Title: The Painted Man (UK) / The Warded Man (US)
Author: Peter V. Brett
Publisher: HarperVoyager (UK) / Del Rey (US)
Publishing Date: April 2, 2009 (UK) / March 10, 2009 (US)
Paperback560 pages (UK) / Hardcover: 432 pages (US)
Stand Alone or series: Book one in the Demon Trilogy
Why did I read the book: This book received nothing but good reviews and praise from pretty much all fantasy blogs.
Summary: Mankind has ceded the night to the corelings: demons that rise up out of the ground each day at dusk‚ killing and destroying at will until dawn‚ when the sun banishes them back to the Core. As darkness falls‚ the world?s few surviving humans hide behind magical wards‚ praying that the magic will see them through another night.
As years passed‚ the distance between each tiny village stretched farther and farther. It seems that nothing can stop or harm the corelings‚ and nothing can unite the dwindling populations.
Born into these isolated hamlets are three children: A Messenger teaches 10?year?old Arlen that it is fear‚ rather than the demons‚ which has crippled humanity. When she is only 13 summers old‚ Leesha?s perfect life is destroyed by a simple lie‚ and she is reduced to gathering herbs for an old woman more fearsome than the demons at night. And young Rojer?s life is changed irrevocably when a travelling minstrel comes to his town and plays his fiddle.
But these three children all have something in common. They are all stubborn‚ and know that there is more to the world than what they?ve been told‚ if only they can risk leaving their safe wards to find it.
A long, long time ago, in the Age of Ignorance, humanity shared the world with demons that rise form the ground (or the core) in the night time. Because they did not know how to fight them , humanity would build things in the day only to see them destroyed in the night. Until one day, humans discovered writing and with writing came the knowledge that Wards could keep the demons away. Until someone one day discovered that wards could be for attacking, not only for protection and the war against the demons turned furious. Then, came a man known as The Deliverer, sent by the Creator and with him to lead humans, they started to win the war. Demons went away and humanity progressed. Then came the Age of Science, and humans lived in big cities and knew about medicine and machines but they forgot all about the magic that would protect them from the demons. Then, the demons returned and all the great nations fell, cities burned, people went back to living off farming in small hamlets. Only a few people knew about Wards and only the ones for protection. Now, years later, humans live in fear, hiding when the night fall as they wait for the Deliverer to return once more.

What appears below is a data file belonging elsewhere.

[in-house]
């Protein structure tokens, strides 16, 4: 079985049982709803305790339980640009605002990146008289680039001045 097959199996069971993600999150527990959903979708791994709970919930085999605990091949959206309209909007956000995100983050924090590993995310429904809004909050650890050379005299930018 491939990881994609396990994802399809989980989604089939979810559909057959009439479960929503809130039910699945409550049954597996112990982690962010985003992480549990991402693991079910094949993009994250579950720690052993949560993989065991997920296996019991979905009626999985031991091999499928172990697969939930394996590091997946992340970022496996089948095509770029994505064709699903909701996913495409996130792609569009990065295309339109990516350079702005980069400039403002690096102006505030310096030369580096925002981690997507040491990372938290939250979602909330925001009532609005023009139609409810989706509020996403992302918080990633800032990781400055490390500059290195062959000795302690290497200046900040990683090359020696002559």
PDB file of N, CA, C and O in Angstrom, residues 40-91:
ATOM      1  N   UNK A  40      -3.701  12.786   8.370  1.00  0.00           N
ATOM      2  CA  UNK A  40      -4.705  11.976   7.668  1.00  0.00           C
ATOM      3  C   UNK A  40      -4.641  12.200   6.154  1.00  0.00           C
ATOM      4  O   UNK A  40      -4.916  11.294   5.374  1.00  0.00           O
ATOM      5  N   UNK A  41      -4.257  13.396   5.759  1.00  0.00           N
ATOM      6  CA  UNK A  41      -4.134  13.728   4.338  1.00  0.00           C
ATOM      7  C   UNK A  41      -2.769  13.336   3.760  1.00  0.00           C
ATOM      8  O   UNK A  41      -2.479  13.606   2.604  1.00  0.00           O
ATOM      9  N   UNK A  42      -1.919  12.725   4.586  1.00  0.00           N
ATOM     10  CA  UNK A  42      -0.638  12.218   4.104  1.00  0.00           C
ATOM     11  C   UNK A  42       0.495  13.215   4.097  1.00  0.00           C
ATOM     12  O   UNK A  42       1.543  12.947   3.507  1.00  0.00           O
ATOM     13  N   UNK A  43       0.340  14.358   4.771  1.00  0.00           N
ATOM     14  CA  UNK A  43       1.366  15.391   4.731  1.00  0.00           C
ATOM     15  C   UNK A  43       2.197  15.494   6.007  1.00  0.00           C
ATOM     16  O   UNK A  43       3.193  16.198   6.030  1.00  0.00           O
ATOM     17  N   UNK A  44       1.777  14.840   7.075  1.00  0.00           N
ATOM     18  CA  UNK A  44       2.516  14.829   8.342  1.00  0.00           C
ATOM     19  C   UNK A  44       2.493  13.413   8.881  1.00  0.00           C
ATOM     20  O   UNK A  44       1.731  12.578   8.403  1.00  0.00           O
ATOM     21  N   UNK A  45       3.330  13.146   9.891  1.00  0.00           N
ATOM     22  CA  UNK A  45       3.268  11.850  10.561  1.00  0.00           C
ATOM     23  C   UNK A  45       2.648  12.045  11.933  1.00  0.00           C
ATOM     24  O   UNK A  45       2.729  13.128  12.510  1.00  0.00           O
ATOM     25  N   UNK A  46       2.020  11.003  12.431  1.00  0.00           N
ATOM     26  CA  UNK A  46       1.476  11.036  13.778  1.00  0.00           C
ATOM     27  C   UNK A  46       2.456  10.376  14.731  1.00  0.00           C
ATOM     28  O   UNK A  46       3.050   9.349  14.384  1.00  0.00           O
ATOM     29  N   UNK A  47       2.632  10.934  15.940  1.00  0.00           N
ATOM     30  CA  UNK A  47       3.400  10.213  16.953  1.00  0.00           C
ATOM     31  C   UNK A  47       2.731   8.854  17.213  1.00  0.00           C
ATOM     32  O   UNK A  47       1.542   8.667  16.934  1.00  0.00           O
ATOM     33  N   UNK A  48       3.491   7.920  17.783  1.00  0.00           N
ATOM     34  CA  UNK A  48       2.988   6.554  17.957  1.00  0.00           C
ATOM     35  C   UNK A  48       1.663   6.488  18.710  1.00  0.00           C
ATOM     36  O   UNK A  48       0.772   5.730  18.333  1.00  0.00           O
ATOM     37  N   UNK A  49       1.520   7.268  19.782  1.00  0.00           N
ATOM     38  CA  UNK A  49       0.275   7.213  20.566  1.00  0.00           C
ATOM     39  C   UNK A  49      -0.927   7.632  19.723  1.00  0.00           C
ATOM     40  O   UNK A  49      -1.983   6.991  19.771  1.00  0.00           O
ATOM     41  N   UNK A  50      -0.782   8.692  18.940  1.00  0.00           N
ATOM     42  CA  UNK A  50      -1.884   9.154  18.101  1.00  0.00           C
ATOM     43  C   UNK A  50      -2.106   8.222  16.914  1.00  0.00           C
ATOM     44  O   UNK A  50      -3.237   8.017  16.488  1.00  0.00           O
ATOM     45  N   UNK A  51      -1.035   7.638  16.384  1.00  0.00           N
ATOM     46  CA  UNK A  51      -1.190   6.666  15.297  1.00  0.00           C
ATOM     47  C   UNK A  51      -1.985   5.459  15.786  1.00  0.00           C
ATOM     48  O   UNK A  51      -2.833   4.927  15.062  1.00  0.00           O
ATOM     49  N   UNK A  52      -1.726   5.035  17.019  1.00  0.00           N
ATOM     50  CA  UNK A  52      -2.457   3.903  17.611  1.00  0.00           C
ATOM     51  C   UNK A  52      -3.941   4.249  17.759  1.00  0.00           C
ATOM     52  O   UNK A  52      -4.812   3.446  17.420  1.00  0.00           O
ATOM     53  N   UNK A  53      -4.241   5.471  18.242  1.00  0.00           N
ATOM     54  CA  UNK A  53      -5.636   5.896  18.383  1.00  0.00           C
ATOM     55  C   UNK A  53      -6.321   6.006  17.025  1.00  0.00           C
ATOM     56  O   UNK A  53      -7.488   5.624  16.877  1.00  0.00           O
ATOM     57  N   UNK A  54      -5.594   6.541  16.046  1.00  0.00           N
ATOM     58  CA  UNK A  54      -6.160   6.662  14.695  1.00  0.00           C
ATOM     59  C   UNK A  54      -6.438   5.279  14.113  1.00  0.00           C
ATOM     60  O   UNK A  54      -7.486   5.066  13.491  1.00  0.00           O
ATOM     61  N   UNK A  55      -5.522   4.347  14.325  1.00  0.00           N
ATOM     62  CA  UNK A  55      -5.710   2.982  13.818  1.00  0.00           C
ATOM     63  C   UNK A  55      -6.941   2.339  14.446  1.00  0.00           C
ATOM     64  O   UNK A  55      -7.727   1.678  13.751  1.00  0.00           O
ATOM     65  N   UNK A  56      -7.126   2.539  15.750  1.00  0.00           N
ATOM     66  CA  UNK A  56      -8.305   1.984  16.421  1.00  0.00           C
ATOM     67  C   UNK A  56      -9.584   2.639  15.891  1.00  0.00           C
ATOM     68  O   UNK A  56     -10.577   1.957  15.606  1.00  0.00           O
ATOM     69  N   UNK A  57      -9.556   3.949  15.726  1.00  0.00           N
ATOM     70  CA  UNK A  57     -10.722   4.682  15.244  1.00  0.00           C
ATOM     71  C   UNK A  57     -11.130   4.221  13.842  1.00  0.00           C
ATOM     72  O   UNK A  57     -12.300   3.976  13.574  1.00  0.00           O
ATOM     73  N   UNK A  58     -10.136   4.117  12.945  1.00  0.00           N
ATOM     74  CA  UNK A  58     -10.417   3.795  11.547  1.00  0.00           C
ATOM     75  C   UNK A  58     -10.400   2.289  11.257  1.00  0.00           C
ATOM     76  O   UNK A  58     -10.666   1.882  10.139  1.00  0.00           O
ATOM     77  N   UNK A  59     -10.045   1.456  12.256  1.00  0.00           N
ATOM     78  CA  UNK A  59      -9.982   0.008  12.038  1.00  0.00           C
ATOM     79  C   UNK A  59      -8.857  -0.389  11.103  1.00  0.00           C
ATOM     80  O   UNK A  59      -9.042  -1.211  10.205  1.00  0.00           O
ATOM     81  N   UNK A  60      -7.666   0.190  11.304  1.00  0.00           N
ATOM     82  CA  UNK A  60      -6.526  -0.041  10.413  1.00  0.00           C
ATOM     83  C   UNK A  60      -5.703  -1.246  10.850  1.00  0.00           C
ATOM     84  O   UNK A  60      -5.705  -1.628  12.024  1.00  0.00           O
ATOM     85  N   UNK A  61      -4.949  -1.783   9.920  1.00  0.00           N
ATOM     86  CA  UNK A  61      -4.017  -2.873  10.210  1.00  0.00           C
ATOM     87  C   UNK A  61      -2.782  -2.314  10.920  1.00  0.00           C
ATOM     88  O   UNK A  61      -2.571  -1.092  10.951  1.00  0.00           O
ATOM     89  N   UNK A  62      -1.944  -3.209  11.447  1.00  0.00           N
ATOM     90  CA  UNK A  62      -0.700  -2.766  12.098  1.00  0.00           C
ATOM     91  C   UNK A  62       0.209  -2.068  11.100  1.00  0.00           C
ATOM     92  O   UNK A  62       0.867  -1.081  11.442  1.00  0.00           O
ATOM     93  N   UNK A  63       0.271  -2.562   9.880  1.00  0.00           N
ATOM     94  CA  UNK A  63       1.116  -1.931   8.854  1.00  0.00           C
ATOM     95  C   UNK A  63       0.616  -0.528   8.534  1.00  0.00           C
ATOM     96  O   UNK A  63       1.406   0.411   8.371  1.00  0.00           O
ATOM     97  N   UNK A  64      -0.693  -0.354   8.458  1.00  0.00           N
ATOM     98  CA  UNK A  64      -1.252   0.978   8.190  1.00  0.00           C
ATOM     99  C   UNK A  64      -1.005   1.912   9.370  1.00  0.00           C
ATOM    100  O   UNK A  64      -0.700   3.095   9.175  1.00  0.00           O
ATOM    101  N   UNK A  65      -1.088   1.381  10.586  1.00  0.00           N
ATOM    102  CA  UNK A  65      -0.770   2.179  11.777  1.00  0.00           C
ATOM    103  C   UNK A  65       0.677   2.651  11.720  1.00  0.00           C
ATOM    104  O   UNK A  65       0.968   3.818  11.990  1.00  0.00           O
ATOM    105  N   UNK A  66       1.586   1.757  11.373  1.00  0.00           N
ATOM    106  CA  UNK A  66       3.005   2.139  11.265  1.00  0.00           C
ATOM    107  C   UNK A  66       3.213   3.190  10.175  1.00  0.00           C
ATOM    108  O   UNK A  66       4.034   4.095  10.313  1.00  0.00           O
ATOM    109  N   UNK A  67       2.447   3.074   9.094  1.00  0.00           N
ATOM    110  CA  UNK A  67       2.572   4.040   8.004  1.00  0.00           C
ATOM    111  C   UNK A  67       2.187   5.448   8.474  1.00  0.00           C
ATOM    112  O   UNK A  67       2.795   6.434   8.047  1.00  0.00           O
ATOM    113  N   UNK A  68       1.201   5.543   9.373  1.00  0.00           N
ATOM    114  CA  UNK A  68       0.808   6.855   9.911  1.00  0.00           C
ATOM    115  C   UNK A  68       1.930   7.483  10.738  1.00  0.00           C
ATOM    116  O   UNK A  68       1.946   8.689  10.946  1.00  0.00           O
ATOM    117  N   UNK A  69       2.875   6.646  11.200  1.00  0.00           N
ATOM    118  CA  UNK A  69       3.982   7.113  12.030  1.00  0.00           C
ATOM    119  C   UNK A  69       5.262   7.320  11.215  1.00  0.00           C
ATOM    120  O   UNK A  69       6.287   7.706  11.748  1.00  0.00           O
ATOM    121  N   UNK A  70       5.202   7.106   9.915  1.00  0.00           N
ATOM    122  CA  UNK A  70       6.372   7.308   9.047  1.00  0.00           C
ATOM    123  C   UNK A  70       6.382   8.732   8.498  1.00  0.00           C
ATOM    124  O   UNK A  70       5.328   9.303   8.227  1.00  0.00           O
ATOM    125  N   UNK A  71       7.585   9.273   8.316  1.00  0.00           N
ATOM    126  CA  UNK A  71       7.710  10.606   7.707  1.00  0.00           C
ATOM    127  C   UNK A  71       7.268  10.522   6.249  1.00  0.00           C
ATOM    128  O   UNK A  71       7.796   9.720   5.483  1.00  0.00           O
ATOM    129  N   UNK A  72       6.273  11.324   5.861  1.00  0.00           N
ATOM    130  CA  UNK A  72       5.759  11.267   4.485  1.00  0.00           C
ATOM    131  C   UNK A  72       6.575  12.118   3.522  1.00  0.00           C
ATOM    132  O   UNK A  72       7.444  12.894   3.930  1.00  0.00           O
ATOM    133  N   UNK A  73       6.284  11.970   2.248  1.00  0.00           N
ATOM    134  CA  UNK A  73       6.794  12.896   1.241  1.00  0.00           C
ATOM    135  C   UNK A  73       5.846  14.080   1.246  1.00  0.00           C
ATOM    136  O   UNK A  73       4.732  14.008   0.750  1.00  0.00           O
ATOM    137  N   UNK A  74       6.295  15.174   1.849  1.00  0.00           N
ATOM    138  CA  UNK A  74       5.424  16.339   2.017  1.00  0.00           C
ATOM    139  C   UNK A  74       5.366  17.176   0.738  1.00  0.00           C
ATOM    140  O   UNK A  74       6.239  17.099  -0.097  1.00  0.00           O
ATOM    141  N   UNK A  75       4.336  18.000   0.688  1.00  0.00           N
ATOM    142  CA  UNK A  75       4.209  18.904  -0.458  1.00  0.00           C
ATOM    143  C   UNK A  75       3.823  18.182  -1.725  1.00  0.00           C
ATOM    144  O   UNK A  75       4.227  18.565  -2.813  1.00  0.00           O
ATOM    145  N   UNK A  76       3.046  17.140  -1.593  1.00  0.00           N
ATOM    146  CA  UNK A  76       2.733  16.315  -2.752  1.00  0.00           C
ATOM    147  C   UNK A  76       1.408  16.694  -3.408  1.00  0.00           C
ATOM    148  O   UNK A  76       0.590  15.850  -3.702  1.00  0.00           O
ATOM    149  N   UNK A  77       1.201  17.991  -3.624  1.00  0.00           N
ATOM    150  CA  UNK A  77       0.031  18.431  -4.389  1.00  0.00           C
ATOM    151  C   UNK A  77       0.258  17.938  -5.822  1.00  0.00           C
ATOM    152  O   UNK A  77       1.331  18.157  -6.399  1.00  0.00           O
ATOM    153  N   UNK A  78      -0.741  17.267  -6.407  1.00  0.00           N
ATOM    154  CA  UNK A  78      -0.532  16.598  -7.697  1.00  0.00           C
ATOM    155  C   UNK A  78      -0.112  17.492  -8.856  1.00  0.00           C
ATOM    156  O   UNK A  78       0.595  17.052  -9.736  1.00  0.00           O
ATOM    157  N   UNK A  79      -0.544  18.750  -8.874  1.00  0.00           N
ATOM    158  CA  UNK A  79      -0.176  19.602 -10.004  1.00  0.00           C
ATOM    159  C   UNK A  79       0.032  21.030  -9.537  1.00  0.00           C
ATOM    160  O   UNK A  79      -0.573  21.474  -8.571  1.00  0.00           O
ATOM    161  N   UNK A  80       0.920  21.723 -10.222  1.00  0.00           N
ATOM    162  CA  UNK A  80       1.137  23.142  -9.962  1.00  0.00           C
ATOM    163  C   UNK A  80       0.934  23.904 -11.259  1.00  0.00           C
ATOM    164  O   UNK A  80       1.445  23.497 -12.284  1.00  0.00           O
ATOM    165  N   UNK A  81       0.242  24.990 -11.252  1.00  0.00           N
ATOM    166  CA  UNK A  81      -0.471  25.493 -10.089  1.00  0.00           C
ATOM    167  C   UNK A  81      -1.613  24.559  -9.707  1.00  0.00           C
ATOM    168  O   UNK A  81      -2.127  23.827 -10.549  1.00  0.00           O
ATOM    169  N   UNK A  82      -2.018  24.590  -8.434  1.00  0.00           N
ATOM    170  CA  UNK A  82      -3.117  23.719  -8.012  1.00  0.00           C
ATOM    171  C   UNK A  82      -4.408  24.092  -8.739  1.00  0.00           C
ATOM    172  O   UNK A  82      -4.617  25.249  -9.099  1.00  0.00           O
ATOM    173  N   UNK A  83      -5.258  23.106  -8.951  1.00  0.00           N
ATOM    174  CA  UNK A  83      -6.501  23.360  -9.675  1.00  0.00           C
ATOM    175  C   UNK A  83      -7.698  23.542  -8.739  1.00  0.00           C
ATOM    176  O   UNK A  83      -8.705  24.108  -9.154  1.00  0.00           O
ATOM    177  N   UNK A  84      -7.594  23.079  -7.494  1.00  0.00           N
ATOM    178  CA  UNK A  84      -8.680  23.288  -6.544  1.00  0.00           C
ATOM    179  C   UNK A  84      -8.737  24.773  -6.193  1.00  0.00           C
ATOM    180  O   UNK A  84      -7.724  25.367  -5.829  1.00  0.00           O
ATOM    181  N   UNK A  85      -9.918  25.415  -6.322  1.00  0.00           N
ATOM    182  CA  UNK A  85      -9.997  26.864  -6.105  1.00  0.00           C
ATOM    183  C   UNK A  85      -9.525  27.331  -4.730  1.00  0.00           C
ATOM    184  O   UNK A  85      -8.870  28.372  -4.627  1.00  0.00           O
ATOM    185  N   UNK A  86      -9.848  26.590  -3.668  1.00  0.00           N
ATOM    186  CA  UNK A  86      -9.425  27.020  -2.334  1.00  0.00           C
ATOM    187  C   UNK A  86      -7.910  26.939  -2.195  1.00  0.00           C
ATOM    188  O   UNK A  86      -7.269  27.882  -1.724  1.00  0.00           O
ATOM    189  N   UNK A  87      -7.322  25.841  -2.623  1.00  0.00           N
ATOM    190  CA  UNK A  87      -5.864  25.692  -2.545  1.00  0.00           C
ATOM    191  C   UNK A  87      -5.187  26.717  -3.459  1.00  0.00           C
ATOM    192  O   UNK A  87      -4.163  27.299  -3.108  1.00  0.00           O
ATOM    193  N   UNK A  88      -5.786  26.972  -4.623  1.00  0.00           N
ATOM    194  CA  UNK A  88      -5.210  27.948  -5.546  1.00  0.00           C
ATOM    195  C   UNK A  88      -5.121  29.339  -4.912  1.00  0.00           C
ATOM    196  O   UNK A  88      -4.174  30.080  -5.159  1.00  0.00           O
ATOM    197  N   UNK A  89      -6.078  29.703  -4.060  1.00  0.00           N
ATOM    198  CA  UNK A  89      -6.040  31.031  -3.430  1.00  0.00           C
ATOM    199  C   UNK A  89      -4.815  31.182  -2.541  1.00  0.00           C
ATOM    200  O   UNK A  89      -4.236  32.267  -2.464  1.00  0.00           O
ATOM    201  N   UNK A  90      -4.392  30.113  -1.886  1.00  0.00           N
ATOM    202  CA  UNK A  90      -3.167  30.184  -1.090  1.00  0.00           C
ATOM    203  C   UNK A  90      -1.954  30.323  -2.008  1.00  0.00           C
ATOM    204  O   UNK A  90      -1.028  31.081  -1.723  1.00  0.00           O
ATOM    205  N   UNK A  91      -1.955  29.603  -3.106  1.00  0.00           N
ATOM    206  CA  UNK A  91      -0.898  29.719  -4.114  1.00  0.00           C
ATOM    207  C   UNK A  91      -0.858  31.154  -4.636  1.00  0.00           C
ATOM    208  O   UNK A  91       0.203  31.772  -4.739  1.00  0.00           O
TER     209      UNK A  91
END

It’s 319 A.R (After the Return) and 11 year Arlen is a boy living with his family in a small hamlet called Tibbet’s Brook. Night after night, he and his family hide away from demons but they keep coming and people keep on dying when their Wards don’t work. When tragedy strikes his own family, Arlen says NO MORE. He has a special gift for Warding and that gives him strength to go away and follow his own path, imbued with the need to fight, not hide.
13 year old Leesha has her life pretty much set: she is going to inherit her father’s business and get married soon to her promised fiancée. But a lie and the actions of her slutty mother change her mind and she becomes an Herb Gatherer’s apprentice.
Rojer is only 3 years old when his own family is decimated by demons – henceforth, corelings – and he is taken by a Jongleur who becomes his master and father figure. Rojer has a gift for music and the music he makes is a surprising weapon against the corelings.
These three are the three main characters in The Painted Man and their stories run in parallel as we follow their coming of age tales. From children to young adults, Arlen, Leesha and Rojer represent each on his own way, humanity’s promise of a future without the corelings. All of them are stereotypical Fantasy characters, the embodiment of the Hero, the Wise Woman and the Jongleur (or sidekick) all with dark, tragic events in their past that shape and move them.
When they finally meet, close to the end of the novel, all pieces come together as their strength and gifts combined are the most effective way of fighting corelings. But that does not come with easily, nor does their journey to adulthood is an easy one – all of them lose something precious on the way and all of them make costly decisions.
The Painted Man is in its core (no pun intended) a character piece whilst the three protagonists discover their roles in life. And as such, the novel is a strong, effective story even if fairly within the staple fare of Fantasy.